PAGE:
Why do I need a will?
A will allows you, instead of state law, to decide who will receive
your assets after you die. If you don't have a will, your estate
will be distributed as required by the California Probate Code.
If there is no estate plan,
usually your nearest relatives will inherit the estate.
Perhaps you would have wanted it this way, but if you wanted to make a gift to other relatives, to someone outside
of the family, or to a charity, it won't happen unless you
had an estate plan. For a discussion of what happens if you die without
a will, see this page: Intestate Succession
Nomination of executors:
In addition to distributing your estate, a will can nominate
an executor, who is the person who will be in charge of administering
the estate. If you don't have a will, state law will determine which
person has the highest priority to become the executor.
Nomination of guardians:
A will also can nominate guardians for your children who are under age 18. This
nomination provides valuable information to the court that will
determine who the guardians will be. The probate of the will
and the appointment of guardians are done in two separate court
proceedings. If the will nominates a guardian, that nomination
is one of many factors that a judge will consider during a guardianship
proceeding. The nomination of a guardian in a will is important
because it may be the only reliable evidence of who the decedent
wanted as guardian.
Does a will have to go
If the decedent owned less than $150,000 in probate assets,
the will probably will not have to be probated. California law provides
for "summary probate," which allows the executor to
avoid going to court for most smaller estates. The executor submits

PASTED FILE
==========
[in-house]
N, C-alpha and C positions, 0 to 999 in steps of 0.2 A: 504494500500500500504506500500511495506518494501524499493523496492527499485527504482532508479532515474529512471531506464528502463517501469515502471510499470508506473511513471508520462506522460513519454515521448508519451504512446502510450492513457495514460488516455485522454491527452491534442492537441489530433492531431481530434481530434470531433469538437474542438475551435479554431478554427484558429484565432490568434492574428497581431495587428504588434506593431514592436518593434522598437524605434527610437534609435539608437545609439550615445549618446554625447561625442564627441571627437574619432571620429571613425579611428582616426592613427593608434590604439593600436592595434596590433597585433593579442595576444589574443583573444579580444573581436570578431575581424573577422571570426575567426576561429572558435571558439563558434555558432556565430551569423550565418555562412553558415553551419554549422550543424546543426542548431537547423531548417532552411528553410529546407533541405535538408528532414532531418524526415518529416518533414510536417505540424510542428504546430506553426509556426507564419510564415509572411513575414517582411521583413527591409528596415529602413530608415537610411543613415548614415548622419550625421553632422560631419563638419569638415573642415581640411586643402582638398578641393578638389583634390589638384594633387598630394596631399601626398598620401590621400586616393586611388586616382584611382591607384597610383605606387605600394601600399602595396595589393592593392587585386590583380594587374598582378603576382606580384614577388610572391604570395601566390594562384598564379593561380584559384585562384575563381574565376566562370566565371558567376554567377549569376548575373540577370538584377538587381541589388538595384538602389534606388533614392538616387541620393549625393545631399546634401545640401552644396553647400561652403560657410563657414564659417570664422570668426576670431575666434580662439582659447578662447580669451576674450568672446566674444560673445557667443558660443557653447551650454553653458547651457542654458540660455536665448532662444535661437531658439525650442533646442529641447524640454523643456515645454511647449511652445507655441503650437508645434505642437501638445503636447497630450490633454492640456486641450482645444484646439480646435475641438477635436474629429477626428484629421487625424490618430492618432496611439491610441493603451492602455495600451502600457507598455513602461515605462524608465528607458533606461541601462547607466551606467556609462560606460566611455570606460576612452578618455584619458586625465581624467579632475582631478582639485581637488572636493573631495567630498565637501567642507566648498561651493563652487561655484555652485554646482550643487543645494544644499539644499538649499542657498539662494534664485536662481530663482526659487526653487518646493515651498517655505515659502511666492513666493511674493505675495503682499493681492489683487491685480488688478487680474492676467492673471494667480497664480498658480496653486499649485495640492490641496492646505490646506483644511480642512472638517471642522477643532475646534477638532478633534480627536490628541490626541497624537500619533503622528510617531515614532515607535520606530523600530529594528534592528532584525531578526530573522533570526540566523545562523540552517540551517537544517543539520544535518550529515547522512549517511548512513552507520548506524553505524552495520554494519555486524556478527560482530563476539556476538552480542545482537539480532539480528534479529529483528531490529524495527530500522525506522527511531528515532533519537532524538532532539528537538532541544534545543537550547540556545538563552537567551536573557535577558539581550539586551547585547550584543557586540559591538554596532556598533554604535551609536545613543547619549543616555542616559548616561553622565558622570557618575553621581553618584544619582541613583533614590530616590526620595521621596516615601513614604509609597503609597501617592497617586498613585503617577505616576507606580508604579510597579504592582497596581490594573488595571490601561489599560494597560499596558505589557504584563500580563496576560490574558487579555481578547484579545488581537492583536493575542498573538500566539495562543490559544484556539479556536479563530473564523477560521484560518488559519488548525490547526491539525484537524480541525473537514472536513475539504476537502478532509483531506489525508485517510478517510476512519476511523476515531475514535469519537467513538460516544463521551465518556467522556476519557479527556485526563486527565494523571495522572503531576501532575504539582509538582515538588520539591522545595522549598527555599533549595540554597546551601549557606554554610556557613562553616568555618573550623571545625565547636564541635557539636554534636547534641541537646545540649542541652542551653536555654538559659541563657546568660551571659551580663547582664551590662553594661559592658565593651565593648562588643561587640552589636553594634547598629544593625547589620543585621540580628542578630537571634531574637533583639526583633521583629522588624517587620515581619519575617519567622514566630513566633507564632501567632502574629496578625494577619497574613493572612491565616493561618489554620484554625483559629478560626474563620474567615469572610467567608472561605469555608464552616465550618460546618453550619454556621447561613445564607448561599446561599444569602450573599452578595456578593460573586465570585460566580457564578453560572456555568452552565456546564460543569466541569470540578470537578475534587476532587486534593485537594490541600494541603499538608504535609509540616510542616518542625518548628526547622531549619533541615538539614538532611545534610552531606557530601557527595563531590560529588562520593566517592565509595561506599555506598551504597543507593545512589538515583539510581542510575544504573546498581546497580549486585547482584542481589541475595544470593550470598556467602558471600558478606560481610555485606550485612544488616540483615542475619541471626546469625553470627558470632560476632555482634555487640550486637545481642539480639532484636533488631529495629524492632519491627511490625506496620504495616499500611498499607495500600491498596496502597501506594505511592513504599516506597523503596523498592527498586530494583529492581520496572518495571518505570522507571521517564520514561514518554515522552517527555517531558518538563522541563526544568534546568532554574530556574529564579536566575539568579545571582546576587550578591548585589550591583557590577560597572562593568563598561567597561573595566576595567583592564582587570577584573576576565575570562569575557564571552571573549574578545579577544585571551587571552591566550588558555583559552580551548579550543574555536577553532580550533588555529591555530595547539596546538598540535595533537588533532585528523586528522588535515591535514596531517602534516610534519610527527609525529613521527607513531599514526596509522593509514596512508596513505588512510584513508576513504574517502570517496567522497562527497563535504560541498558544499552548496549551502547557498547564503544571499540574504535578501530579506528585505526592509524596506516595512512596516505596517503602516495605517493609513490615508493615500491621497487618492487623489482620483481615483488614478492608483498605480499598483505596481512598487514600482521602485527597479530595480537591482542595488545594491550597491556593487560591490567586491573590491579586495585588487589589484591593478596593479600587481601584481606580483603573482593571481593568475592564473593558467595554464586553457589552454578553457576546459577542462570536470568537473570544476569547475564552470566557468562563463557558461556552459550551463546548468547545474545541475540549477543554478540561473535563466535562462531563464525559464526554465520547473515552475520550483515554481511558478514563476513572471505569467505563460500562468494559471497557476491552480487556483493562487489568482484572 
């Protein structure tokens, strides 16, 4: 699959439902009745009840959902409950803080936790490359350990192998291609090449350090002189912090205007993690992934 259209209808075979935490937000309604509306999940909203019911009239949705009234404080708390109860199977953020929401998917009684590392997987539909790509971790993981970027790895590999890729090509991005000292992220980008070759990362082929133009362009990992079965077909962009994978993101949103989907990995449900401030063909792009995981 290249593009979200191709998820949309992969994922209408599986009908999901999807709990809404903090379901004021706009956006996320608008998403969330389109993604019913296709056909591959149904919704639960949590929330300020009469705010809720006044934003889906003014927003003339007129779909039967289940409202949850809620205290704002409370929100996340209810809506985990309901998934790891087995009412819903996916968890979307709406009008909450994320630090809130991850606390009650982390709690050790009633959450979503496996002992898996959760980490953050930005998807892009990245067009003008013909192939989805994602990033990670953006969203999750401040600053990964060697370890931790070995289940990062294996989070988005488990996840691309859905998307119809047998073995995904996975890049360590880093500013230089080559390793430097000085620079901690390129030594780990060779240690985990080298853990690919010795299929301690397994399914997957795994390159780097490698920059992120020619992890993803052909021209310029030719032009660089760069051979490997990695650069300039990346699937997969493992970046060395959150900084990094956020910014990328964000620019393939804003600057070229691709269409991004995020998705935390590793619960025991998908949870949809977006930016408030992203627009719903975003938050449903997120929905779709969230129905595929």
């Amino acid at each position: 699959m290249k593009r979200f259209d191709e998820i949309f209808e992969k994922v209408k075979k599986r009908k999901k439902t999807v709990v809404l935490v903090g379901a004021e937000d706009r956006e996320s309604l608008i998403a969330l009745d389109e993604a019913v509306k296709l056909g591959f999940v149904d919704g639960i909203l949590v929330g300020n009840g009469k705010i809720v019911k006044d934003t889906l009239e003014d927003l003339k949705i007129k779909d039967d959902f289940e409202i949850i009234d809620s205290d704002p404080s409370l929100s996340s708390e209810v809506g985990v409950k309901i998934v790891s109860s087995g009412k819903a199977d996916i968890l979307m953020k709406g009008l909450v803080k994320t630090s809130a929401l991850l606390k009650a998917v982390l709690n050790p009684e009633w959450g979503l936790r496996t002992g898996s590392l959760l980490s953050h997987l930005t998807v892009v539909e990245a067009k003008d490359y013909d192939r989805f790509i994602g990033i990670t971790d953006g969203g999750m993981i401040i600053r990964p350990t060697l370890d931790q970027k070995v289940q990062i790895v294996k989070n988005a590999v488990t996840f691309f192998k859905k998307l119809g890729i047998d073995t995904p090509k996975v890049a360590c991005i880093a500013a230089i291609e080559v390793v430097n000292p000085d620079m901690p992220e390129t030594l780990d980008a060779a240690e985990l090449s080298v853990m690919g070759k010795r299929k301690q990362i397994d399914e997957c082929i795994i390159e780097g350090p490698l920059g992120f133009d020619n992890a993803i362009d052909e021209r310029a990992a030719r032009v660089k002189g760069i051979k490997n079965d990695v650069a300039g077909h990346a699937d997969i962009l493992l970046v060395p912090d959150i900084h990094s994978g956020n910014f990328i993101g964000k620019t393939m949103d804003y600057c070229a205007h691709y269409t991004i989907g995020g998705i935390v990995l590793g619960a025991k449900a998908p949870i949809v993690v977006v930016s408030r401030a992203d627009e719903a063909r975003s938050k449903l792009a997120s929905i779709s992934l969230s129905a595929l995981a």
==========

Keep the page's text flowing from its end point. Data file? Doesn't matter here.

affidavits to the institutions holding the assets, receives the
assets, pays the estate expenses, and then distributes the balance
of the estate to the heirs. Estates of less than $150,000 can
be probated if necessary, such as in cases in which the estate
is insolvent. Click here for more information about probate:
Click here for more information about avoiding probate: Avoid Probate
Is a will needed if I have
a living trust?
Yes. The type of will used with a trust is called a "pourover
will," and its function is to "pour" assets into
the trust if the assets were not transferred to the trust prior
to the death of the decedent. The primary distribution of assets
through a pourover will is to the living trust, not to the beneficiaries
of the estate. The result is that the assets that should have
been transferred to the trust before the decedent's death will
be transferred to the trust after the death and then distributed
in accordance with the provisions of the living trust. The main
drawback is that if those assets total more than $150,000, a
probate will be required to make the transfer to the trust. Click
here for more information about living trusts: Living
What is a codicil?
A codicil is an amendment to a will. The codicil should be kept with the
original will because both documents constitute the decedent's will.
Because codicils can be misplaced, clients should consider signing a new will
instead of amending their current will with a codicil.